How Big is Your Client’s Tax Court Case, Really?

If you are a tax professional not admitted to Tax Court, the following scenario may sound familiar:

  • A client gives you a call. She is being audited.
  • The numbers aren’t a problem. All items claimed as income or expense have been documented. All revenue has been accurately reported and accounted for.
  • But there is an issue. The IRS Auditor/Examiner disagrees with how your client treated an item of income or expense.
    • “This is a hobby, not a business”
    • “This isn’t a reasonable and necessary business expense”
    • “The fraud penalty is appropriate here”
    • “Substance over form, dear tax pro.”
    • “The late filing was not due to reasonable cause or due to willful neglect.”
    • (And here’s one from the future) “That kind of income is not Qualified Business Income.”
  • So you work out the things that you agree with the auditor on and substantially (or insubstantially) reduce the proposed assessment.
  • Then you get the 30-day letter. Do you respond? (Am I the only one with the general impression that even if you appeal, it is a 50/50 shot that any Settlement Officer will ignore their mandate to be a fresh set of eyes and simply tow the party line?)
  • Whether you get somewhere with Appeals or don’t, a 90-day letter is eventually issued.

Now what? Is that the end of the ball game? Unlikely. At least I don’t think so.  Maybe the IRS came out of the gate swinging, with a CP2000 claiming a deficiency for $150k and you got it knocked down to $55k. Pretty good, right? Maybe it’s time to convince the client to accept the results of the audit and move on to payment or settlement options, right?

Does it seem like a non-choice? You can’t file a tax court petition for your client. Maybe you can point your client to the Pro-Se “Petition Kit” and cross your fingers? But will IRS Counsel take such a petition seriously? You could point them to the Tax Court’s Rules of Practice and Procedure, and wish them luck with filing a valid Petition without using the form. How do you anticipate that panning out? And what is your role once one of those petitions are filed? You might consider “ghostwriting” a petition for them – though I would urge you against that. All of these are bad options, but they probably seem like better options to many of you than the obvious option I am going to propose next.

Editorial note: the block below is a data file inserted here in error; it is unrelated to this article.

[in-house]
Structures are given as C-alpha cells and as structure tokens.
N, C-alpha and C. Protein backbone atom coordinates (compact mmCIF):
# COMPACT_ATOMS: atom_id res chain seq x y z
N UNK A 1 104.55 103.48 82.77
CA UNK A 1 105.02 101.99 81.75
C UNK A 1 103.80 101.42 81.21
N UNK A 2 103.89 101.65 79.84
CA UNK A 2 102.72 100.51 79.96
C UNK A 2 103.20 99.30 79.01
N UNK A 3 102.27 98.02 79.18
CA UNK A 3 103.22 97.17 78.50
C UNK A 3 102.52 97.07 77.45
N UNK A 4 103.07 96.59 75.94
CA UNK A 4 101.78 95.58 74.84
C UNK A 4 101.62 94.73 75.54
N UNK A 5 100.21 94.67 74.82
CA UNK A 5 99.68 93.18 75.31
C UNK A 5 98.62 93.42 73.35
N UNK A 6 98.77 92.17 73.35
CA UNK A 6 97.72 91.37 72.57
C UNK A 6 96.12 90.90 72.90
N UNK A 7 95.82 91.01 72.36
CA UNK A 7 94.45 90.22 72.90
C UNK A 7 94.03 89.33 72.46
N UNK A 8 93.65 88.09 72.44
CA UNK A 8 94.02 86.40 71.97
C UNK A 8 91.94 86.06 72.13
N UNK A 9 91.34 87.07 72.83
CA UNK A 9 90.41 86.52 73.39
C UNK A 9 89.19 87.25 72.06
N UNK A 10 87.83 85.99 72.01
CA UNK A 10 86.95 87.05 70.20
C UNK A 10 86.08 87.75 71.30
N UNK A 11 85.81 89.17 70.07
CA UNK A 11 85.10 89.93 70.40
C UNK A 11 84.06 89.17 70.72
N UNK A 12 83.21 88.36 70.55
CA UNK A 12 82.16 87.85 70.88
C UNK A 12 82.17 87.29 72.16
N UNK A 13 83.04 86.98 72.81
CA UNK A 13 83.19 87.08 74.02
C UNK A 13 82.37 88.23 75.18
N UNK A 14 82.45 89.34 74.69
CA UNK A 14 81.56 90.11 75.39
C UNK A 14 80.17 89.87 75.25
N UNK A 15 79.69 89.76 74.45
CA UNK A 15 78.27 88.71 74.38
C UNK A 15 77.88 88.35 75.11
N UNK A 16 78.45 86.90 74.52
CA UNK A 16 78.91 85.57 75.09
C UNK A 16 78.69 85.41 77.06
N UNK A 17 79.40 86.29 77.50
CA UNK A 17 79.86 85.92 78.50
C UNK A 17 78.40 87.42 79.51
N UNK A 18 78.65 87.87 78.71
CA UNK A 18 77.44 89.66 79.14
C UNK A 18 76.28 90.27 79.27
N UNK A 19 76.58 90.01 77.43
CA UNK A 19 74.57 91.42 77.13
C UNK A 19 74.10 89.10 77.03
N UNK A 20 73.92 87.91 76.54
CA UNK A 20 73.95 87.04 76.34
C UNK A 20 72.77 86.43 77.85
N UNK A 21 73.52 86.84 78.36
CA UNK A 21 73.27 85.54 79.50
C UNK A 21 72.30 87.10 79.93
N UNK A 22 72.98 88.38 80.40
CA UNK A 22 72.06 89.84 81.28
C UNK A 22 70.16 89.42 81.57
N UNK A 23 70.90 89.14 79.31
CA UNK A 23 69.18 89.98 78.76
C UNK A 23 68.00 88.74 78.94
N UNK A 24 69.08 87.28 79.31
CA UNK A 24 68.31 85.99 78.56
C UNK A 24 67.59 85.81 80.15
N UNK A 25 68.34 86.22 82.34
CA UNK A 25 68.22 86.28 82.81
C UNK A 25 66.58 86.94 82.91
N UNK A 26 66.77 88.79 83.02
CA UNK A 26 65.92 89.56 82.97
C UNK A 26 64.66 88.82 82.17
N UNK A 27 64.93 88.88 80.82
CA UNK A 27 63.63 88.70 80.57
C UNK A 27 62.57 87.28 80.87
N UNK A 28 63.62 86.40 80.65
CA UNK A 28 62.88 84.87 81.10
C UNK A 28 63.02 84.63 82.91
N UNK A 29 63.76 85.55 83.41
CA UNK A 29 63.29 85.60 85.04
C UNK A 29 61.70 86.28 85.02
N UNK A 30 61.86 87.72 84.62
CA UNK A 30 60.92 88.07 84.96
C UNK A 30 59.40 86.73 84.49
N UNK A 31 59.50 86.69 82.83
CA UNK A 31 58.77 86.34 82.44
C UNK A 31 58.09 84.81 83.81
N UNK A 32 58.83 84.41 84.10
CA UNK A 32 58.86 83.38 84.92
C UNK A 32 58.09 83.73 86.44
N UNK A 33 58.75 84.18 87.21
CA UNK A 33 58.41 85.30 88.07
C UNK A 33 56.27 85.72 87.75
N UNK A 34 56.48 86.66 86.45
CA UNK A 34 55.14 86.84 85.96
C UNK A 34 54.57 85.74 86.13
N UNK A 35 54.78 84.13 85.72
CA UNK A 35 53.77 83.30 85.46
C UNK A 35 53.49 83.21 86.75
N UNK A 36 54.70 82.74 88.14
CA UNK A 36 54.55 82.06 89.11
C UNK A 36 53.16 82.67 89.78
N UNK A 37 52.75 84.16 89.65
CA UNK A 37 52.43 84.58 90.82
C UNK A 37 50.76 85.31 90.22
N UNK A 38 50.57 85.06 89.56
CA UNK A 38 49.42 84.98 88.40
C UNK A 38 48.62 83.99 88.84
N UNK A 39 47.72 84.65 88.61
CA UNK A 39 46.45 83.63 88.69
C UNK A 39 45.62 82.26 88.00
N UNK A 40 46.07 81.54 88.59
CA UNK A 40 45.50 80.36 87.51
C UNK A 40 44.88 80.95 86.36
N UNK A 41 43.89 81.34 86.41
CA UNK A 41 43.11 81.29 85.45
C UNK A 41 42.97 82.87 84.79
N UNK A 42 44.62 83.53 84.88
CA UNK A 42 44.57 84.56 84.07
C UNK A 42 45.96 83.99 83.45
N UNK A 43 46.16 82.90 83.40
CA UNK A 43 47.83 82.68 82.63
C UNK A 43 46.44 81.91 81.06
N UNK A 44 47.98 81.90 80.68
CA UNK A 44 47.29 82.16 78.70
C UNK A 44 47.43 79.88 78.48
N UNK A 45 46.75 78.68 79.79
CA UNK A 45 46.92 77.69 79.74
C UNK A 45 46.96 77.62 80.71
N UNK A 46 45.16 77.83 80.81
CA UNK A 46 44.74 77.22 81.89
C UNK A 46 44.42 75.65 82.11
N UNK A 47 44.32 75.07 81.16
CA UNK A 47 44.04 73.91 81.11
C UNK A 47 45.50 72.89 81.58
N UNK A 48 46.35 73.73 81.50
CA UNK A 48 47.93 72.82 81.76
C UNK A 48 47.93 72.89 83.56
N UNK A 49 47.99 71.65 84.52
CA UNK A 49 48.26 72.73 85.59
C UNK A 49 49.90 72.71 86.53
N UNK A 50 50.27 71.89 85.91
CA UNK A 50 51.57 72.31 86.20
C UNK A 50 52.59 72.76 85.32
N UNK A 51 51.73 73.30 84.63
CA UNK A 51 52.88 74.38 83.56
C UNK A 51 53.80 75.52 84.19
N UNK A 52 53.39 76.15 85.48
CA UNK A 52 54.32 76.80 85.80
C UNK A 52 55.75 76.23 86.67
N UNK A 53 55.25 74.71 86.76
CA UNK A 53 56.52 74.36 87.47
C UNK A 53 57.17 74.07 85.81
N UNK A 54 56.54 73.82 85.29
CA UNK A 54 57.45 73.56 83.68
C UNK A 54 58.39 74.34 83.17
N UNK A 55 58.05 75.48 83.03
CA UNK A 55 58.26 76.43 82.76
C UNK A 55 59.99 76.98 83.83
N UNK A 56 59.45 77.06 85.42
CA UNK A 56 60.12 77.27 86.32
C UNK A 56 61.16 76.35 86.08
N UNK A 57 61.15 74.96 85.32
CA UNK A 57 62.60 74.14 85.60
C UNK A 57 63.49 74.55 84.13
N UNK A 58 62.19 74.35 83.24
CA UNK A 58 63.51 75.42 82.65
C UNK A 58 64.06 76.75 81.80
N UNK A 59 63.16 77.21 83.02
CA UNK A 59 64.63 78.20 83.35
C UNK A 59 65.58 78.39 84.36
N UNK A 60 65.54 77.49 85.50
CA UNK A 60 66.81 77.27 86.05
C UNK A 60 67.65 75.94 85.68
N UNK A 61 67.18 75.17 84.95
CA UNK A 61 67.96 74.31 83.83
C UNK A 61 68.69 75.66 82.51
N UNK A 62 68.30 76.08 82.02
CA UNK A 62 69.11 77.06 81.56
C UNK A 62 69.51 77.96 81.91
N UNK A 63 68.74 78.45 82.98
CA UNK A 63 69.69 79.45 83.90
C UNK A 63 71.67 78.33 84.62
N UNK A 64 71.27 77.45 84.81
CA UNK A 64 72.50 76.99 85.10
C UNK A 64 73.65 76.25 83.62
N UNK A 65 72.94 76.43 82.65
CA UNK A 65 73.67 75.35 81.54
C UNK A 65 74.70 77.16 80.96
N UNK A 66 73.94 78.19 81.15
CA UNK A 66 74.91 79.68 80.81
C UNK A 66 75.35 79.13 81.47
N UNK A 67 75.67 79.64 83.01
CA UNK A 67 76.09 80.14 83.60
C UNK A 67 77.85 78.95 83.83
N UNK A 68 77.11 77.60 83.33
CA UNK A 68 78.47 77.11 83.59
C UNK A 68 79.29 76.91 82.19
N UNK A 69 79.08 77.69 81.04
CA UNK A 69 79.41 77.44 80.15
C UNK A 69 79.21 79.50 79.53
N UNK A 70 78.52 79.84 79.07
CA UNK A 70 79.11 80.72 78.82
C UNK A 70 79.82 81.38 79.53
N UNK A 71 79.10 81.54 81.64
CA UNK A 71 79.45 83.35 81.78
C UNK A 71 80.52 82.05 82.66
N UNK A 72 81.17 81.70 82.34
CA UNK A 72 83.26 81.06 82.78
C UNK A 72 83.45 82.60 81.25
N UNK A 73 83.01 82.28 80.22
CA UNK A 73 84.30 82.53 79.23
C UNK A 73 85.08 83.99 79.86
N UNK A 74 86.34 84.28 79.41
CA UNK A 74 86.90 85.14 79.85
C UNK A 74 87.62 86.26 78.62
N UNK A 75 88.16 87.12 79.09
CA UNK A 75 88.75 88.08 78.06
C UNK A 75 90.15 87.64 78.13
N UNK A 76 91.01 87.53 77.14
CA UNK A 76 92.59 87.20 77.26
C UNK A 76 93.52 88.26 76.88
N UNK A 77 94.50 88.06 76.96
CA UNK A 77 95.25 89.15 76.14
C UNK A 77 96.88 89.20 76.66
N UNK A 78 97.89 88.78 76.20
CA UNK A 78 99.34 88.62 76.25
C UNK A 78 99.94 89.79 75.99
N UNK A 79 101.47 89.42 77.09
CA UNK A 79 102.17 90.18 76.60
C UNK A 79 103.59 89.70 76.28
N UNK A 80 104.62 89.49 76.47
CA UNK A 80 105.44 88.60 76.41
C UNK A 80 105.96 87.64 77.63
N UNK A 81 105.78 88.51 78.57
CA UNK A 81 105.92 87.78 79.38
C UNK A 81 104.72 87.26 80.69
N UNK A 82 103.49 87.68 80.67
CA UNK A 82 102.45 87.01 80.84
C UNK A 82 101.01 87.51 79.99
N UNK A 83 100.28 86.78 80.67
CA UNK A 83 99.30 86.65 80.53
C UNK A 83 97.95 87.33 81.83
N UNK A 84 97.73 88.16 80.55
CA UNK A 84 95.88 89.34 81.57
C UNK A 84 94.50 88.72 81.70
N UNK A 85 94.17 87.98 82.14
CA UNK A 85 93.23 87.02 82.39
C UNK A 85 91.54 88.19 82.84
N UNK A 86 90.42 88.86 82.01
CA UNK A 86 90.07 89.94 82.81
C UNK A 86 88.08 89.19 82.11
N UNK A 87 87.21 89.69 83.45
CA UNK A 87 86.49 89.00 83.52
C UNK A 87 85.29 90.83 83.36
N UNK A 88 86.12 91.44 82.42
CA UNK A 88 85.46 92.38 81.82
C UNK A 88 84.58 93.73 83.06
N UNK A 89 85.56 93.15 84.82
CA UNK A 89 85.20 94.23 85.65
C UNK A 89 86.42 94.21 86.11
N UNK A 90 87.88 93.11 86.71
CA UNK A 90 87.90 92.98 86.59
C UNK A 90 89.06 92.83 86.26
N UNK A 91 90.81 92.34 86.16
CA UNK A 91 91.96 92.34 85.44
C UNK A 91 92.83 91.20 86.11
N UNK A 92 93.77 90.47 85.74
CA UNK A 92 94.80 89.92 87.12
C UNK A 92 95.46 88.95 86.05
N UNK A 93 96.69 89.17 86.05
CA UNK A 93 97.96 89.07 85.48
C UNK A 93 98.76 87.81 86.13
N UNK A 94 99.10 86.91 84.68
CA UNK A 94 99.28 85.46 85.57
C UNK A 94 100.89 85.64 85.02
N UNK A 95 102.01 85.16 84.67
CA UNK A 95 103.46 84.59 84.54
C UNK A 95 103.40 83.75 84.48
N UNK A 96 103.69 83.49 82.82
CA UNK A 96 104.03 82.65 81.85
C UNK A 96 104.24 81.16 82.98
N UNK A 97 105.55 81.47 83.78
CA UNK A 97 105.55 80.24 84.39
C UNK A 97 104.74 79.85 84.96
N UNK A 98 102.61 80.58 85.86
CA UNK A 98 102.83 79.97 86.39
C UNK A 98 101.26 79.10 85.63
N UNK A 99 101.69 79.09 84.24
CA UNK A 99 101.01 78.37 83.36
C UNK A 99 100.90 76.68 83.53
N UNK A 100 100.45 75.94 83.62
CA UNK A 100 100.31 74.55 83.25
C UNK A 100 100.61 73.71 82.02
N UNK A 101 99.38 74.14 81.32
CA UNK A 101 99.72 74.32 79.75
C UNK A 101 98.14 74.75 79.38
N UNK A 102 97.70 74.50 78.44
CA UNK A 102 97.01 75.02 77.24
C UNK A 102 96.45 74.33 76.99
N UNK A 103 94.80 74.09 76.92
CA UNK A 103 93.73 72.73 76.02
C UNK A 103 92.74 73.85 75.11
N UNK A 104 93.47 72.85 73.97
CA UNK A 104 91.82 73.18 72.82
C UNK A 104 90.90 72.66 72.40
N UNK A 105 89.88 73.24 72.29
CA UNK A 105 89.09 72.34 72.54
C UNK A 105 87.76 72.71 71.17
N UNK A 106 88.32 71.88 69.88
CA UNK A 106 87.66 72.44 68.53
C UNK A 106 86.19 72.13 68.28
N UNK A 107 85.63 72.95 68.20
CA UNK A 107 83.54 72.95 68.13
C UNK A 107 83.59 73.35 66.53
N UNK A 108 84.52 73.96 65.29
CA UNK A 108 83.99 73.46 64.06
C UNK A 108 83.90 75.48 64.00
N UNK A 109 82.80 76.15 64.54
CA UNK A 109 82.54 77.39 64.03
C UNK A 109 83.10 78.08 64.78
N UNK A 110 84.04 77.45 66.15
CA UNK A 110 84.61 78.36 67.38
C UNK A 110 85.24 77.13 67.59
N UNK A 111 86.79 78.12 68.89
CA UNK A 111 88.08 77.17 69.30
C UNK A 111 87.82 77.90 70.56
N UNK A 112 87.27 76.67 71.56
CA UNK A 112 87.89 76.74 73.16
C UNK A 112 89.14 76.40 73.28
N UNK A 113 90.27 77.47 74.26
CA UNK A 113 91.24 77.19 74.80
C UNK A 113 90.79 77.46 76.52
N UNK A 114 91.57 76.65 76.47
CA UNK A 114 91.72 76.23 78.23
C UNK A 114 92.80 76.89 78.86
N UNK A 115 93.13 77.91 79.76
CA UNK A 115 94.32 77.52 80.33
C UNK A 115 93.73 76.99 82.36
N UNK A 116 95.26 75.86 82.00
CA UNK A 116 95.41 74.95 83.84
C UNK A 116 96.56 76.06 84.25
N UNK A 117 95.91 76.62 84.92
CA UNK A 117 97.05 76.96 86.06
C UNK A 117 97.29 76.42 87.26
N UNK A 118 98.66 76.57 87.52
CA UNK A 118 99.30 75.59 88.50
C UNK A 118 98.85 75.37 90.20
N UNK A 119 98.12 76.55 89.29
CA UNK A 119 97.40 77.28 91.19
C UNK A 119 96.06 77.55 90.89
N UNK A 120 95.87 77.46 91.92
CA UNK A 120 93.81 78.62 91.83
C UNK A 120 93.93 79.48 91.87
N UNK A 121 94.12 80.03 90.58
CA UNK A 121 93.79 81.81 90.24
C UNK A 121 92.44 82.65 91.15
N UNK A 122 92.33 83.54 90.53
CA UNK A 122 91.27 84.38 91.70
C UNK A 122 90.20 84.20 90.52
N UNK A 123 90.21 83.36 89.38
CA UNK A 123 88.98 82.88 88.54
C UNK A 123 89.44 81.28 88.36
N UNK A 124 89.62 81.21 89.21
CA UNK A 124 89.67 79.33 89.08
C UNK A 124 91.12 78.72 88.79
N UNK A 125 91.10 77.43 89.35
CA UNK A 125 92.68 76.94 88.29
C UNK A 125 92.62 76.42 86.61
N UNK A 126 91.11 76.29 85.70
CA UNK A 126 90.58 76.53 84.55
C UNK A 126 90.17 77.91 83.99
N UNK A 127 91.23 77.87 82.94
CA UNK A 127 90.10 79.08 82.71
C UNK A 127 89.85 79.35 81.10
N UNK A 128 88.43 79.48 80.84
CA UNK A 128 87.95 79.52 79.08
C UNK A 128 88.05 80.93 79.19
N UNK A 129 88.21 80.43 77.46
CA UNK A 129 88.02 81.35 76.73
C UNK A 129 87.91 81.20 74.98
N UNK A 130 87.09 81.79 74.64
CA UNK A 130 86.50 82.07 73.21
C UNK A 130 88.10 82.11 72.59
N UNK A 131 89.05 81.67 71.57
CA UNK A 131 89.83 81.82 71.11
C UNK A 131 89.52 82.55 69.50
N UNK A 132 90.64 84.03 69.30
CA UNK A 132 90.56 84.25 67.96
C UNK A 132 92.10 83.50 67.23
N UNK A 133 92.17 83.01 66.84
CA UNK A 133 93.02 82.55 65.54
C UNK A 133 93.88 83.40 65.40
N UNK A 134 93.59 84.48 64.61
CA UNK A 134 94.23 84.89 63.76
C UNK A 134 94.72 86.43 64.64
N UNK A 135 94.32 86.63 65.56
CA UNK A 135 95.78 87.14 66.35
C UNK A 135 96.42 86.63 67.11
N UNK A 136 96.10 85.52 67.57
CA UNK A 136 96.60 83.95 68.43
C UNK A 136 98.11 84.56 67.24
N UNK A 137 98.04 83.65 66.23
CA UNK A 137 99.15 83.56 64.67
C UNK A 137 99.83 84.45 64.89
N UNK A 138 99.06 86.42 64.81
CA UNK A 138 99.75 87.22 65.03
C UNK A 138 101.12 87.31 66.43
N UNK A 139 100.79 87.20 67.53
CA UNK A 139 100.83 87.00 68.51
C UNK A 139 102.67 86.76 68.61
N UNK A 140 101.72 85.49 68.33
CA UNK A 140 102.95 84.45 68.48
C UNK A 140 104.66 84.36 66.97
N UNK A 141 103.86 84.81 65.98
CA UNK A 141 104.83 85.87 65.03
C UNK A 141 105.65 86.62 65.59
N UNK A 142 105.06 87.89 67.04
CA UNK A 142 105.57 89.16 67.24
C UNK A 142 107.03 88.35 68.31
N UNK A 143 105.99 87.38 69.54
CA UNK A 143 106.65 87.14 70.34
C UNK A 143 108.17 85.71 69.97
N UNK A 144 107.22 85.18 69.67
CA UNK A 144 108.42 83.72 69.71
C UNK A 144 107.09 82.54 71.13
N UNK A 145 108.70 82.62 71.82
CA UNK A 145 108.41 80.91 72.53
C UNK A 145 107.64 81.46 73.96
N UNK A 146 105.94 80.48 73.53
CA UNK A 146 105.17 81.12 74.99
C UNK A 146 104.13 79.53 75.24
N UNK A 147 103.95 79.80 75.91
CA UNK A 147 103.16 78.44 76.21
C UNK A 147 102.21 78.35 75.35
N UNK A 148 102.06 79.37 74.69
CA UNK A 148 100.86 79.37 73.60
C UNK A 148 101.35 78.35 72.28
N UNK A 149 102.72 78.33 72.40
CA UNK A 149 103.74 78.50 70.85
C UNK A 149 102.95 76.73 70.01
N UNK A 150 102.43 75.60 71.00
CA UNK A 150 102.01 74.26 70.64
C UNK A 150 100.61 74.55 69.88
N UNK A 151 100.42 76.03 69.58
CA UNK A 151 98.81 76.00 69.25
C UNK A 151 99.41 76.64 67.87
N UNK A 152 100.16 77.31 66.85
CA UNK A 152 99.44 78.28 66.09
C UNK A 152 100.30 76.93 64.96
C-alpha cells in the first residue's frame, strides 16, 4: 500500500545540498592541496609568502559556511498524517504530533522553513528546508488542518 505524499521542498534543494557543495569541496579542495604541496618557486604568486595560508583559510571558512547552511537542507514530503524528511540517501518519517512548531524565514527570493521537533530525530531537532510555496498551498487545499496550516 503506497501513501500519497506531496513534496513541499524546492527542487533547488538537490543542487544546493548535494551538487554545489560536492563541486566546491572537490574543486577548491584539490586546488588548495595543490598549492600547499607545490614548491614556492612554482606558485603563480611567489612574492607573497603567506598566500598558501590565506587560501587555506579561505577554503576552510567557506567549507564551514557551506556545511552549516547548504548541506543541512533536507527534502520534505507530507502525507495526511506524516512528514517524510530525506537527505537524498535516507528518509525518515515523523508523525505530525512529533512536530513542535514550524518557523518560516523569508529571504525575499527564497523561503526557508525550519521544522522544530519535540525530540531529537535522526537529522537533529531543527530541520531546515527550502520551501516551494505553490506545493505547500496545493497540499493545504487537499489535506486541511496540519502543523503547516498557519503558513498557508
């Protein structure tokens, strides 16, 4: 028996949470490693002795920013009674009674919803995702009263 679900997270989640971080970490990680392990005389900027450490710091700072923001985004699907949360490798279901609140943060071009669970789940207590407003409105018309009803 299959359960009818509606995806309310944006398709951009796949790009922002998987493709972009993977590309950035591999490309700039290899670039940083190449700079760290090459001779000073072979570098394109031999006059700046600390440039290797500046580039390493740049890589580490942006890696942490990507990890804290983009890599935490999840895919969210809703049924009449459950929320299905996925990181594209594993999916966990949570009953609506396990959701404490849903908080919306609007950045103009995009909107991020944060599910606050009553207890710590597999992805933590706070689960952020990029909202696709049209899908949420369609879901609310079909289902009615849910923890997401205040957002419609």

Maybe you should (or preferably your client) should call a Tax Lawyer.

I already know what you are going to say. “Even if my client has a 50/50 shot at winning this case in tax court, they could end up spending $25,000 in attorney fees!” Not much expected value with attorney’s fees that high!

But who told you that!?

I’m going to let you in on a not-so-secret secret. Attorneys are more receptive to legal arguments. And IRS Counsel…? They’re attorneys! Your average TCO/Examiner/Auditor and even most Settlement Officers are going to look at their internal positions and interpretations of the Code and Case Law to counter legal arguments you throw at them during an audit or non-docketed appeals. They probably won’t budge once they make up their minds. Even if there is a good chance they are wrong, it is likely that a good chance isn’t enough to sway them.


But, like I said, Attorneys are more receptive to legal arguments. They are also more receptive to settling a case on “legal hazards.” Hazards of litigation should be the same for a case whether or not it is docketed, but we all know the practical reality is different. Trying cases costs the government money. Losing the wrong case could cost the government a lot more. Bad case law is bad for the government.


So here’s an actual secret. Maybe? A normal tax court case should not cost $20-25k unless it is litigated.

As much as the procedures of any court can be daunting, and research of novel issues can be time-consuming, the overwhelming majority involve very basic arguments as to why your client’s position should prevail. 9/10 of these cases will settle before ever going to trial. In most cases, it isn’t a complicated conversation to have with IRS Counsel. They are going to hear the legal arguments of the petitioner, they are going to consider them, and they are going to give you credit for having an argument that might win.

How big is your client’s case? It depends how complicated the legal arguments are and what is at stake. Tax litigation is not “one-fee fits all.”

The bottom line is that in many situations, a lot more hours will be spent developing a case for audit or appeals than the time that will actually be spent filing a petition and negotiating a resolution with the IRS.

Are the arguments simple? Does the government have an actual interest in litigating the case? How much money is at stake? How big is your client’s tax case? Probably not as big as you think.

It’s not going to cost your client $25k every time they consider hiring a lawyer to represent them in tax court. So if you are saying that to your clients now, probably because you’ve heard some Tax Lawyer or USTCP say it before, please stop. Maybe that’s what they think is the appropriate range to set as the expectation. Very sincerely, I’m not judging them, or you.

But if that’s how they feel, or what they say and you think your client’s tax case “isn’t big enough” for the tax lawyer you know, then don’t call that tax lawyer. Call another one.